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Editorial Information

Neil Sargison BA VetMB DSHP FRCVS

Copper Poisoning in Sheep

This bulletin was written between 2000-2006 and is currently being updated, you should be aware that some of the details may have changed since publishing

There were several NADIS reports of copper poisoning in sheep during the late summer.  Some outbreaks were seen in housed pet lambs, while others were seen in pedigree Bluefaced Leicester and Texel ram lambs and shearlings which were being fed substantial amounts of concentrates.

Copper is one of the most frequently diagnosed inorganic poisonings of domestic ruminants.  Two distinct syndromes are recognised: chronic copper toxicity which is commonly reported following long-term liver storage of dietary copper and acute copper toxicity which is occasionally reported following inaccurate administration of copper injections.



Chronic copper poisoning occurs after the sheep's liver capacity for copper storage has been exceeded.  This results in sudden release of copper into the circulation, causing liver damage, destruction of red blood cells and jaundice.

There is variation in breed susceptibility to copper toxicity related to ability to absorb dietary copper. North Ronaldsay, Texel, Suffolk and several continental short-wool breeds of sheep are relatively susceptible, when compared with, for example, Cheviots and Scottish Blackfaces.  Growing lambs are more susceptible than adult ewes.


Clinical signs

The clinical signs associated with chronic copper poisoning are sudden in onset and affected animals become increasingly weak.  Some sheep may spend time wandering aimlessly or head-pressing.  As the disease progresses, jaundice develops and breathing becomes shallow and rapid due in part to the development of anaemia.

1 Copper poisoning sheep black urine

Fig 1 Urine often appeasrs black due to red blood cell breakdown

2 Copper poisoning sheep jaundice of the gums

Fig 2 Jaundice of the gums

3 Copper poisoning sheep jaundice of the conjunctivae

Fig 3 Jaundice of the conjunctivae and third eyelid

4 Copper poisoning sheep jaundice of the sclera

Fig 4 Jaundice of the sclera of the eye

5 Copper poisoning sheep death yellow skin

Fig 5 Most animals die following a short period of recumbency.  Note yellow coloured skin

The diagnosis of copper poisoning is based on the housing and feeding history, clinical signs and post-mortem findings of a pale tan to bronze-coloured liver and dark red or black kidneys.  The diagnosis can be confirmed by laboratory identification of high kidney copper concentrations.

6 Copper poisoning sheep bronze coloured liver

Fig 6 Bronze coloured liver

7 Copper poisoning sheep gun metal kidneys

'Fig 7 'Gun Metal' appearance of the kidneys


Management of outbreaks of chronic copper poisoning

The treatment response to supportive therapy in animals showing clinical signs is poor.  Resources should be directed towards identification of the underlying causes of the problem and the prevention of clinical disease in the remaining at-risk animals.  This can be achieved by a programme of oral dosing or subcutaneous injection of ammonium tetrathiomolybdate to effectively 'strip' copper from the liver, although in recent months this has become prohibitively expensive other than for very valuable animals. Copper antagonists such as molybdenum or sulphur can be added to the ration to prevent further liver accumulation of copper.  Your vet can provide more precise information about the management of copper poisoning in sheep.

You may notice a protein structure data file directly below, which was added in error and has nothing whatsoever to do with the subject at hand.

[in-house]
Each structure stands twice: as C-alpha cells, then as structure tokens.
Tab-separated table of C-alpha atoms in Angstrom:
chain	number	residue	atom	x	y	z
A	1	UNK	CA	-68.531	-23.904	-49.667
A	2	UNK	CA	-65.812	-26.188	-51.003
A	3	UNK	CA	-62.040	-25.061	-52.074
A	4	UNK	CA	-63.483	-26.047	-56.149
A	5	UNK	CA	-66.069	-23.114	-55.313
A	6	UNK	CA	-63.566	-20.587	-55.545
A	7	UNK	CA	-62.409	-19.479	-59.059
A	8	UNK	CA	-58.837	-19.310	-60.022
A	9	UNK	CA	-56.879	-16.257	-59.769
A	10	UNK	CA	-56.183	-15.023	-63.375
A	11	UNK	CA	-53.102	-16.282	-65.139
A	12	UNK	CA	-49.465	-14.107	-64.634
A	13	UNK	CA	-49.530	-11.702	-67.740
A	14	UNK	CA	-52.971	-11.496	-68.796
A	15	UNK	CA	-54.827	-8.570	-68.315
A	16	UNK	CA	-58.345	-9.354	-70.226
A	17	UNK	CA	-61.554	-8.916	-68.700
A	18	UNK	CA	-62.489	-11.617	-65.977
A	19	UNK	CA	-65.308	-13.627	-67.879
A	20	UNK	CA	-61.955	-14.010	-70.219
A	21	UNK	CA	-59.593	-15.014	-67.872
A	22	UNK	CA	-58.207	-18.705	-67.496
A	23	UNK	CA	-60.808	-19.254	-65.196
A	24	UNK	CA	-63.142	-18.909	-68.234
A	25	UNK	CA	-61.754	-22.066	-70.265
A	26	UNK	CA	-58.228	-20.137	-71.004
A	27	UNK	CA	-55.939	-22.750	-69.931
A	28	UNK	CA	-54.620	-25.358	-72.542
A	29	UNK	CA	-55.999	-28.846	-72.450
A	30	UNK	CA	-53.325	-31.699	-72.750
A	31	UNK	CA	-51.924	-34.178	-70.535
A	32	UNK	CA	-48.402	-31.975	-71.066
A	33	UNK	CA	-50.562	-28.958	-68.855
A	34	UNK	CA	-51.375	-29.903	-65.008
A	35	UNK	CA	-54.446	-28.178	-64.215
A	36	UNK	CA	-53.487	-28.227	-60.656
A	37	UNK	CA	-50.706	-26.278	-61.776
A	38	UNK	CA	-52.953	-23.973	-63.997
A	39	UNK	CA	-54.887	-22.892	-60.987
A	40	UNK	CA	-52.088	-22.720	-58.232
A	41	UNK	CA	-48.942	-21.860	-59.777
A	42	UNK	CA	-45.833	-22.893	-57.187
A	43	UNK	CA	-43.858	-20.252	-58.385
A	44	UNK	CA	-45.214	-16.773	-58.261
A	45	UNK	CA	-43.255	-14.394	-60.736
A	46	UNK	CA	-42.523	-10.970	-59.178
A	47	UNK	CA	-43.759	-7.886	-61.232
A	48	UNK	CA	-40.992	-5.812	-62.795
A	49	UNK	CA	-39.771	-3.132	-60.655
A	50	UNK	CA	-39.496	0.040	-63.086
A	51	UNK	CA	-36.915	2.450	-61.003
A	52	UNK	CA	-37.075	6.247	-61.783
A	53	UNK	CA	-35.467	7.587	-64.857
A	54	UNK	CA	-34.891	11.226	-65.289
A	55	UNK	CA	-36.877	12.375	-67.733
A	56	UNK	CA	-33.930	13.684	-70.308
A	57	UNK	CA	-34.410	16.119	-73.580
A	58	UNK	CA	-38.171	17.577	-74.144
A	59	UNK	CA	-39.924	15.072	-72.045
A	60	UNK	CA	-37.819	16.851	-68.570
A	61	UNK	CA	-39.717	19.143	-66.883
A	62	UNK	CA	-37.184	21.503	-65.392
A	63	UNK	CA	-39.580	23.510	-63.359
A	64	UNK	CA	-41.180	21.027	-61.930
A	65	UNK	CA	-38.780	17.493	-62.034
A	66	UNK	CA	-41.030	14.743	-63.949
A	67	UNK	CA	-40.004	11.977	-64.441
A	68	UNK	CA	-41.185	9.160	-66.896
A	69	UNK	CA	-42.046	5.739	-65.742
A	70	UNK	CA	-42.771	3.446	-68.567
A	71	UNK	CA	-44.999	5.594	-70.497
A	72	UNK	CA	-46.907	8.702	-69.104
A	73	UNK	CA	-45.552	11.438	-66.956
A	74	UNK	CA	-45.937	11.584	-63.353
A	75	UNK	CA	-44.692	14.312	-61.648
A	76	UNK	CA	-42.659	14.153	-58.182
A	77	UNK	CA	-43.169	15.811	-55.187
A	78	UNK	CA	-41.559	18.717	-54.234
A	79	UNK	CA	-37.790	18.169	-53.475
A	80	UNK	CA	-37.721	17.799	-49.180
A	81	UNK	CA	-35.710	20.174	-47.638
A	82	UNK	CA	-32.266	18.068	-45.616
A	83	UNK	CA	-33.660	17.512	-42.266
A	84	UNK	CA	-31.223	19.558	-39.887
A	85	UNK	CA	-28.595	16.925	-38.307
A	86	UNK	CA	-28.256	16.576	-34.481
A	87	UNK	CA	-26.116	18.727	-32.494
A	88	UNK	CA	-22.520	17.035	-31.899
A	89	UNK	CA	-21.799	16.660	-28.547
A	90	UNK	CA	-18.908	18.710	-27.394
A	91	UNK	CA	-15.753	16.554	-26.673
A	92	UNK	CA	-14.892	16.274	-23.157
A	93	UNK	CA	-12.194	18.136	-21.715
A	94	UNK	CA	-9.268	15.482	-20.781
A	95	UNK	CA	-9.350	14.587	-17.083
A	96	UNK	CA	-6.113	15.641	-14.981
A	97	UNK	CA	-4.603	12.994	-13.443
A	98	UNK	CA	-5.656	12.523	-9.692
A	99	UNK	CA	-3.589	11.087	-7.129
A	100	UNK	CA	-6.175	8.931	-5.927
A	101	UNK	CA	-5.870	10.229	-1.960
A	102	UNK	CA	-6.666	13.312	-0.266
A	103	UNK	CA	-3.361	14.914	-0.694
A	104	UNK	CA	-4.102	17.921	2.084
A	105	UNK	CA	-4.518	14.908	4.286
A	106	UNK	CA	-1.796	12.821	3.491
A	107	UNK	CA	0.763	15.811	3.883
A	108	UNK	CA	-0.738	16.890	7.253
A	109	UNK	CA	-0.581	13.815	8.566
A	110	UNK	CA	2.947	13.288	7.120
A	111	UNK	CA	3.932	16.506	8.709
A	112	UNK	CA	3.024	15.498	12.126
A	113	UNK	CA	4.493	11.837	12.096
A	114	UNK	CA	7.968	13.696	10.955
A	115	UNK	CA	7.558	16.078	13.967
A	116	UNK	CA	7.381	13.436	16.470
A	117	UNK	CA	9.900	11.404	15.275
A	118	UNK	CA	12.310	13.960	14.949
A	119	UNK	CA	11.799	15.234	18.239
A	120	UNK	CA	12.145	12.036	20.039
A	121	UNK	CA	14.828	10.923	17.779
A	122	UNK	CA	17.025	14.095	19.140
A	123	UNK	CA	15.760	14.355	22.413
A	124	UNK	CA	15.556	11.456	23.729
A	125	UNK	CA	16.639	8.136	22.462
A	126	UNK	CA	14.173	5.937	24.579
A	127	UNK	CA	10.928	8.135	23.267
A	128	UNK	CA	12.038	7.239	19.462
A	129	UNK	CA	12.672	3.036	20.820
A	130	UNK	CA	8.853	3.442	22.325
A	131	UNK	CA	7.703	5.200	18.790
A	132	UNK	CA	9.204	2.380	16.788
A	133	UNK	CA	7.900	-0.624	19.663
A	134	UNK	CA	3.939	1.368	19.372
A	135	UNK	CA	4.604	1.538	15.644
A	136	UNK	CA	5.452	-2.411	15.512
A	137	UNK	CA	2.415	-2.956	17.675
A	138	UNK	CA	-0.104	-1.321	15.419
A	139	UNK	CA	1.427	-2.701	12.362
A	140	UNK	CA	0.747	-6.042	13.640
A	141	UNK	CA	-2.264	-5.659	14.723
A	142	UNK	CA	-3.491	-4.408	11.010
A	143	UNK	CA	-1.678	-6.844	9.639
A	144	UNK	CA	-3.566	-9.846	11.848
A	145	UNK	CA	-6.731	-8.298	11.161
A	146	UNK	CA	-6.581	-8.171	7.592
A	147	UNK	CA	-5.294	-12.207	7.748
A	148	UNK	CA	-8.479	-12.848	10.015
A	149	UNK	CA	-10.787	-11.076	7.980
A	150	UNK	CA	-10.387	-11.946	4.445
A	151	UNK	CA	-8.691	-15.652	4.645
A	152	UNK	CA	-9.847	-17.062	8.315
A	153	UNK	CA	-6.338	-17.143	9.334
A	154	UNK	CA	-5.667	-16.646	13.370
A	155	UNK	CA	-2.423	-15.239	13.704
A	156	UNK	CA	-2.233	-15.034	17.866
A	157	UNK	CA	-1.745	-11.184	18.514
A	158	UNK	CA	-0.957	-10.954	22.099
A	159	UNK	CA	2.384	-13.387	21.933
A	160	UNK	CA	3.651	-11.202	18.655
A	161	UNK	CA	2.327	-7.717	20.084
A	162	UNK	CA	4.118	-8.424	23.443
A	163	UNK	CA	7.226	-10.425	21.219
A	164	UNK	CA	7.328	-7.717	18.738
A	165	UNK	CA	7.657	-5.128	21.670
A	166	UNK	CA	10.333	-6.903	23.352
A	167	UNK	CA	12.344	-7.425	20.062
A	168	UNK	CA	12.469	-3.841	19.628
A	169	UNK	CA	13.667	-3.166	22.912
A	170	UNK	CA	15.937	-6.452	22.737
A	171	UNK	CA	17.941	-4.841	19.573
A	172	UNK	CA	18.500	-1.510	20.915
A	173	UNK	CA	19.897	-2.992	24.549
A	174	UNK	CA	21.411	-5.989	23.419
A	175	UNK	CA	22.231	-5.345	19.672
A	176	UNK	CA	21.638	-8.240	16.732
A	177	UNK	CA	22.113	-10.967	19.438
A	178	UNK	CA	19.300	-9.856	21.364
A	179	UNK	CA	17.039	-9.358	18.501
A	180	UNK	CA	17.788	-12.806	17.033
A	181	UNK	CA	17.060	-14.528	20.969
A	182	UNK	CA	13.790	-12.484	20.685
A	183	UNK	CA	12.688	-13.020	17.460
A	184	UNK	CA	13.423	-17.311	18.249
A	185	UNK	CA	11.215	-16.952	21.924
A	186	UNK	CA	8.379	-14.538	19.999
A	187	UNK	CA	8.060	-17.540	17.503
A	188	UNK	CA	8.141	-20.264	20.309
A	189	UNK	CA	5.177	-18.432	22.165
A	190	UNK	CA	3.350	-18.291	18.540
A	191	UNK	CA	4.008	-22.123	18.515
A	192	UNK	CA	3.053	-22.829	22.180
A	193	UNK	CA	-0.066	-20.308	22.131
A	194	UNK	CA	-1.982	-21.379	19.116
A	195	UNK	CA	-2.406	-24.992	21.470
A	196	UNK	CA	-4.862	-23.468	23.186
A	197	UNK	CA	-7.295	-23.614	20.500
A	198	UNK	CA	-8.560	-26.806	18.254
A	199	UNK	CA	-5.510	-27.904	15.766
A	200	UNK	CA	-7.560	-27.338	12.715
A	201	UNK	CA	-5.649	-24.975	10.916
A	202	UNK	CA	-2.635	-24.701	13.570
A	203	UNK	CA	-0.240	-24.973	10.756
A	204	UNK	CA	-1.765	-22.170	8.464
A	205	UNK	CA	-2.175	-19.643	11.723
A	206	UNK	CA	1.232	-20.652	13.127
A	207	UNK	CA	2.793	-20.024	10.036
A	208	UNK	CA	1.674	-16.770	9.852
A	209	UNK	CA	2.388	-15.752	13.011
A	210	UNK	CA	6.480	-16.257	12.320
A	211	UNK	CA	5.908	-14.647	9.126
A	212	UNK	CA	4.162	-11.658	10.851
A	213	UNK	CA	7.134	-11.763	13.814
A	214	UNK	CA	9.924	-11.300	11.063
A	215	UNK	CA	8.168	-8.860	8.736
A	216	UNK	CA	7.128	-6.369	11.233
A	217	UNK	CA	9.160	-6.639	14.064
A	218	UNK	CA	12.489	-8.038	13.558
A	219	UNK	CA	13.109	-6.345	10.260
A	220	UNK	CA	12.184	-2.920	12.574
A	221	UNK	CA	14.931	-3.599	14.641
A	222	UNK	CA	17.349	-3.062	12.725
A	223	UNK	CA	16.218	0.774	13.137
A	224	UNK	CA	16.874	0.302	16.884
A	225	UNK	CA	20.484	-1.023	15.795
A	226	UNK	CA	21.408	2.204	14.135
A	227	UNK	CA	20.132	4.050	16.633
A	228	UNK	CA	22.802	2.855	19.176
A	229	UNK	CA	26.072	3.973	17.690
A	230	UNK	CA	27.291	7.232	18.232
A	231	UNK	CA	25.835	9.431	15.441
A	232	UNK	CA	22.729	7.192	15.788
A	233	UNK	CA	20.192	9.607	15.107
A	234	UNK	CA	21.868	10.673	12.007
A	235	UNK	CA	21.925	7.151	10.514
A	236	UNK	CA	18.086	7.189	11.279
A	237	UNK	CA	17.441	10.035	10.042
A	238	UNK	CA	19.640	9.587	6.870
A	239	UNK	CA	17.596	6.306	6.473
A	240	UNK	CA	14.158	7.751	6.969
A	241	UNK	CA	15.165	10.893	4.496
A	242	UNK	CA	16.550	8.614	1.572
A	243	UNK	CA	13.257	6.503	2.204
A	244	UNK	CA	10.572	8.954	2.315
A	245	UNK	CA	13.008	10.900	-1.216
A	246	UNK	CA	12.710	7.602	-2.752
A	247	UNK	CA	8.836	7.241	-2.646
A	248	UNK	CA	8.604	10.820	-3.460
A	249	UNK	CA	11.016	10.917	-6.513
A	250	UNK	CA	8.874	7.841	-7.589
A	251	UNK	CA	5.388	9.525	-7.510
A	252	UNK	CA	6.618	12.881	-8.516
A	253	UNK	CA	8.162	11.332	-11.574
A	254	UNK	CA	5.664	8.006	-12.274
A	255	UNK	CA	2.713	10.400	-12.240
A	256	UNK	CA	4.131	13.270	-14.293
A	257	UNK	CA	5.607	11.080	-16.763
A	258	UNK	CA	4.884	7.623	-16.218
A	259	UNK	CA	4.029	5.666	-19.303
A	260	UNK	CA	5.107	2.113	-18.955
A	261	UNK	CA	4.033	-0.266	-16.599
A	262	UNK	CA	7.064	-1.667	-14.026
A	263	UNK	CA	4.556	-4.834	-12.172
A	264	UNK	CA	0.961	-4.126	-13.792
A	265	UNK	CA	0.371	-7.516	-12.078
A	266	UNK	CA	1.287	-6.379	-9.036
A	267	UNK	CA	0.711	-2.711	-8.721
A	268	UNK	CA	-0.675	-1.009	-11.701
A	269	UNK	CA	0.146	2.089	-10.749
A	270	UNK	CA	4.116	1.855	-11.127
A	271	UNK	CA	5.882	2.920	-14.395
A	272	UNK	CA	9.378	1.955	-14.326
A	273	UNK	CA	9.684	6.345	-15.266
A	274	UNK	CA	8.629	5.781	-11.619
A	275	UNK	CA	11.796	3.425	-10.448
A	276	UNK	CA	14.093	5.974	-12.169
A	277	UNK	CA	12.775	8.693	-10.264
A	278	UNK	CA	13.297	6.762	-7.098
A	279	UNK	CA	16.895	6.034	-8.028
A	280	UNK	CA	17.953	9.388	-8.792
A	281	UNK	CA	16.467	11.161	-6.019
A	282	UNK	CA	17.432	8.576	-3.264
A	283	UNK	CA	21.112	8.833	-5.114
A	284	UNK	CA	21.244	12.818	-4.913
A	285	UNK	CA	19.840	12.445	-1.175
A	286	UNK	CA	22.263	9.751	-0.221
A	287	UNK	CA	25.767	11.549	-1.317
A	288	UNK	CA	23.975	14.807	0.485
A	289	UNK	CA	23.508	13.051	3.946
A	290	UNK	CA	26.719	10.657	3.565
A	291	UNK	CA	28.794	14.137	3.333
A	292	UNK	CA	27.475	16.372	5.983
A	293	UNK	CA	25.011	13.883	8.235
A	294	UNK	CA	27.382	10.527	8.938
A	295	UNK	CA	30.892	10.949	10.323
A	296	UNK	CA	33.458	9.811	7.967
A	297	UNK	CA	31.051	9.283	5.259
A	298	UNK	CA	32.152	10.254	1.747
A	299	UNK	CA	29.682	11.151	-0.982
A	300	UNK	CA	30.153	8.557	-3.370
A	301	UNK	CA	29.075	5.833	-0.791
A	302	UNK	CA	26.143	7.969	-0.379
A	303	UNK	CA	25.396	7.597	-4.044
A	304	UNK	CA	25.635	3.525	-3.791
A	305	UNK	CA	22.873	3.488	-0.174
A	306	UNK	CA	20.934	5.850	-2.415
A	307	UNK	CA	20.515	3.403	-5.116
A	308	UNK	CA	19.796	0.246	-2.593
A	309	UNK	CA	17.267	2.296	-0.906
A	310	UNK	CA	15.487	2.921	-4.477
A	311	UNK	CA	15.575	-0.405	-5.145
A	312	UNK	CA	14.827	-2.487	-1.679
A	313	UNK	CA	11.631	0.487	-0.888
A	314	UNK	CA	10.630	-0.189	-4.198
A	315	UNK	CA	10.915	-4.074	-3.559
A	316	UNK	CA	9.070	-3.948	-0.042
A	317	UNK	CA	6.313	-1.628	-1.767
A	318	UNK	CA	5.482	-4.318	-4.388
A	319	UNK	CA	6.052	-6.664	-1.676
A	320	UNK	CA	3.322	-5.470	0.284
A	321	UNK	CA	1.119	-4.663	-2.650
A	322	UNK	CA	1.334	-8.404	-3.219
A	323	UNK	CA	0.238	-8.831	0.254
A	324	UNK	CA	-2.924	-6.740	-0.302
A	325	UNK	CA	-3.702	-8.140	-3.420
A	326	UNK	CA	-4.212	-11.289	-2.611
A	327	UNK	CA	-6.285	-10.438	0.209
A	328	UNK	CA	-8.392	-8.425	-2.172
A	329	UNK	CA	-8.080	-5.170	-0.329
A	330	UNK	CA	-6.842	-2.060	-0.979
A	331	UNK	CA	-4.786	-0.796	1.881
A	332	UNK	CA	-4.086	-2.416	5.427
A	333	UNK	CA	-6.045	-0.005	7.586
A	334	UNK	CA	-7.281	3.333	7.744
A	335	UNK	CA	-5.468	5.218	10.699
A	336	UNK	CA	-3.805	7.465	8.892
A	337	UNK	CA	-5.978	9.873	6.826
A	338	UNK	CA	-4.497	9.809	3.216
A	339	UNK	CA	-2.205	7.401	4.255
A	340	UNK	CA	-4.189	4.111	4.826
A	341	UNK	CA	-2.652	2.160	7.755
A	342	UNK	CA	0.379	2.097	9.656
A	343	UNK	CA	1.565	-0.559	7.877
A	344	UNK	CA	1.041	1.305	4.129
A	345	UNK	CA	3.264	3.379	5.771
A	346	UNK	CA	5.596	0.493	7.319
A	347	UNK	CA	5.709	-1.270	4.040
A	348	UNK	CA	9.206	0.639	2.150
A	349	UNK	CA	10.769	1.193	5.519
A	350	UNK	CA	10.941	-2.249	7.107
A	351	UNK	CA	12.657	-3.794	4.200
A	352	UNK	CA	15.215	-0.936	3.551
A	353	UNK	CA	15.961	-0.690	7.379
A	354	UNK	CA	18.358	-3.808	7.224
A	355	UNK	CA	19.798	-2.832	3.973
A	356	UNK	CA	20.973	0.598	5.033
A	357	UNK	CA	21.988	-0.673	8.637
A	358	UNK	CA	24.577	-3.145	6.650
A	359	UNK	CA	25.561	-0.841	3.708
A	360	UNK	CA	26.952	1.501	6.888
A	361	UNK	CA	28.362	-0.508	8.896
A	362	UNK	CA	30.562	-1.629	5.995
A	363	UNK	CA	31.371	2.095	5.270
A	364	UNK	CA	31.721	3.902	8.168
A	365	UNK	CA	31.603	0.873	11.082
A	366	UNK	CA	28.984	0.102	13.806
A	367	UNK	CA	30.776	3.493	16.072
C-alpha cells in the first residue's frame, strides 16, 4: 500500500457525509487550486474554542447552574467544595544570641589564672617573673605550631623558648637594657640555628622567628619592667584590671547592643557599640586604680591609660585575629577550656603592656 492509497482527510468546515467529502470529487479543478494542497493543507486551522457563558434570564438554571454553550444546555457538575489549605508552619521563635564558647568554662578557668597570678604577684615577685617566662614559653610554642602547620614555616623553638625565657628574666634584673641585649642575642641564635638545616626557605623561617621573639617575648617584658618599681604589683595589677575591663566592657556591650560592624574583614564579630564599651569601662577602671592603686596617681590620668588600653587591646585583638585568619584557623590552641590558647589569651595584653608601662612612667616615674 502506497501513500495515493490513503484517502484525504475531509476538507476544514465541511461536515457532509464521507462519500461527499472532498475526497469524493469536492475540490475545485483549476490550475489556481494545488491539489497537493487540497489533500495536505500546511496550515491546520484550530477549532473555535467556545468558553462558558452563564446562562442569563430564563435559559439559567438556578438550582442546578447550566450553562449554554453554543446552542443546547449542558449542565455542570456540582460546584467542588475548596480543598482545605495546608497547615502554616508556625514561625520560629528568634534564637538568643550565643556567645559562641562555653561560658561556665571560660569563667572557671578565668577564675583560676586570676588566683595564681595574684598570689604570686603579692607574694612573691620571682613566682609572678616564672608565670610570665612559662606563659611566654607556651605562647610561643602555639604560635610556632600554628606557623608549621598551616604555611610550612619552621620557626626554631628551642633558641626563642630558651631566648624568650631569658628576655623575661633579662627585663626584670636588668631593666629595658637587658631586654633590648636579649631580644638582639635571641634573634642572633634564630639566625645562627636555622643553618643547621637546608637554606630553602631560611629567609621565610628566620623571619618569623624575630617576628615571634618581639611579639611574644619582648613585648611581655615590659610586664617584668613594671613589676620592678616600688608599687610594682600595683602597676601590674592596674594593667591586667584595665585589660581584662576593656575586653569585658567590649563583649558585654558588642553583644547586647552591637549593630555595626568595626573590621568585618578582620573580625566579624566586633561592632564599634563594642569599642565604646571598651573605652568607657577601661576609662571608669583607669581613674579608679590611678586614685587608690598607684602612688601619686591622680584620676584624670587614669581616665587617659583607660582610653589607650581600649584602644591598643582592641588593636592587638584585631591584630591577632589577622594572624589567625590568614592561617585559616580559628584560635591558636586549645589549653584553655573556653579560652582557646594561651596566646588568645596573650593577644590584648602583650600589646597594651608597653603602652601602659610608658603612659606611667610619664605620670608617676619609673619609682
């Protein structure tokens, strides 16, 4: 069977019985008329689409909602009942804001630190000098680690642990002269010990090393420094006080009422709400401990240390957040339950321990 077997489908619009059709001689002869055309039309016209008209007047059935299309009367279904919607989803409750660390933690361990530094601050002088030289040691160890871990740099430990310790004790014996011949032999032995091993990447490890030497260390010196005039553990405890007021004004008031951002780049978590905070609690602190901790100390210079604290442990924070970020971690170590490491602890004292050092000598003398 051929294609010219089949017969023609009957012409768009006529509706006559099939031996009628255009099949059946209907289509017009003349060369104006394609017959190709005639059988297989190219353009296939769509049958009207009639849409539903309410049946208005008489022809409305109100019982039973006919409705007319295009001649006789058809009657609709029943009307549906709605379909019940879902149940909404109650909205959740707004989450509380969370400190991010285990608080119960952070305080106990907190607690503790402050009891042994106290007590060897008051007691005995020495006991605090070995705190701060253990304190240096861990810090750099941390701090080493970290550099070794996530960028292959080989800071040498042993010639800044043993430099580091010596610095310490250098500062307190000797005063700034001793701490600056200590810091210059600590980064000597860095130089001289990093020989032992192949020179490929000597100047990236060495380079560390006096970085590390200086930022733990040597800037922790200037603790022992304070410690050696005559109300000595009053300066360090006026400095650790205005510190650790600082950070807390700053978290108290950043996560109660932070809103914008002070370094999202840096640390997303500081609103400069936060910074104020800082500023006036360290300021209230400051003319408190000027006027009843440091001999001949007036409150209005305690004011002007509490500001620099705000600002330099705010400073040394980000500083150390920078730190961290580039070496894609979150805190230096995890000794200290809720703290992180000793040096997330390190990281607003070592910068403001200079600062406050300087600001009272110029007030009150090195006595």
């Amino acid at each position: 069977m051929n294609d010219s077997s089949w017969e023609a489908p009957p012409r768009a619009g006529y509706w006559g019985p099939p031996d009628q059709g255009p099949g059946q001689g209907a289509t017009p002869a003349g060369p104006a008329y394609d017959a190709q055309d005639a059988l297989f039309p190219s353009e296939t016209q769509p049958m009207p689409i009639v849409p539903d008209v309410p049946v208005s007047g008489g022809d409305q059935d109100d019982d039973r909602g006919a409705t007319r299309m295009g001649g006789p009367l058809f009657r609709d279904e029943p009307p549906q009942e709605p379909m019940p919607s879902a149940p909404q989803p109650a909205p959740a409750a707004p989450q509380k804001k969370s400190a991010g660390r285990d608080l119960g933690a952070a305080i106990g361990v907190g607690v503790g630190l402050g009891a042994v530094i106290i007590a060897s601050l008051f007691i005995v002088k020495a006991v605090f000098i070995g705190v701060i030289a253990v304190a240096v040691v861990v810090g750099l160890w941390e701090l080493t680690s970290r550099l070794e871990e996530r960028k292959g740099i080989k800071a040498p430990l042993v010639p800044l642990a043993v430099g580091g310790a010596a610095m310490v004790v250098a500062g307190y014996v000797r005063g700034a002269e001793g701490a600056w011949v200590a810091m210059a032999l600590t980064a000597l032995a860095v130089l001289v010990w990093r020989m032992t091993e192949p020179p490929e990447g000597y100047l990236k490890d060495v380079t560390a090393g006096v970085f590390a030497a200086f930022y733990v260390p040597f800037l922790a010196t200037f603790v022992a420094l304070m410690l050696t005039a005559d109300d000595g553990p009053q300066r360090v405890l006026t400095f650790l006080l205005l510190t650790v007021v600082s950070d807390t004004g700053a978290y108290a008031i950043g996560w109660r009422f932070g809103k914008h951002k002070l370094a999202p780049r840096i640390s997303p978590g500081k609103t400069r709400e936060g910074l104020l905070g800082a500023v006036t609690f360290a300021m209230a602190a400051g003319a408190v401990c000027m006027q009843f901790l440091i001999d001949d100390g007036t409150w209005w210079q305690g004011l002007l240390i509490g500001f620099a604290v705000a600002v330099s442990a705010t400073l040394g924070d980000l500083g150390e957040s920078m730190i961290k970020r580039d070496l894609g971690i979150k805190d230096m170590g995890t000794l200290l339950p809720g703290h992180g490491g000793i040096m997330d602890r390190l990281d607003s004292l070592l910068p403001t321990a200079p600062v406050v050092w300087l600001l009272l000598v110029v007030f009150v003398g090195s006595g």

Prevention of copper poisoning

Poisoning results from a combination of efficient absorption and high dietary availability of copper. Prevention depends on avoiding the feeding of copper-rich diets to susceptible animals.  Sheep breed, age (young animals absorb copper very efficiently) and the presence of dietary copper antagonists such as iron, sulphur and molybdenum all influence the efficiency of absorption.  The availability of dietary copper varies between different feeds.  Feeds with high concentrations of available copper include -

  • Pasture, silage and root crops grown on ground to which large quantities of pig or poultry manure has been applied.
  • Distillery by-product feeds such as distiller's dark grains produced from copper stills. Concentrate feeds containing palm oil or molassed sugarbeet pulp.  (Whole grain cereals are relatively poor sources of copper.)
  • Other potential sources of copper include; access to cattle minerals; copper sulphate foot baths; and fungicide-treated timber.

In the highly susceptible North Ronaldsay breed of sheep, or in intensively-managed housed sheep, poisoning can result from prolonged feeding of diets with relatively low copper concentrations.  Housed sheep should, therefore, not receive any form of copper supplementation before or during housing.



Acute copper poisoning occurs sporadically, usually following gross over dosage of injectable copper preparations used for prevention of deficiency syndromes.  Stressful management or concurrent administration of other remedies may influence the animal's ability to remove copper from the circulation.  Clinical signs are sudden in onset and non-specific and include depression, rapid heart and respiratory rates and subnormal rectal temperature.  Blue/green-coloured diarrhoea is frequently present.  Collapse and death usually follow within 24 hours.

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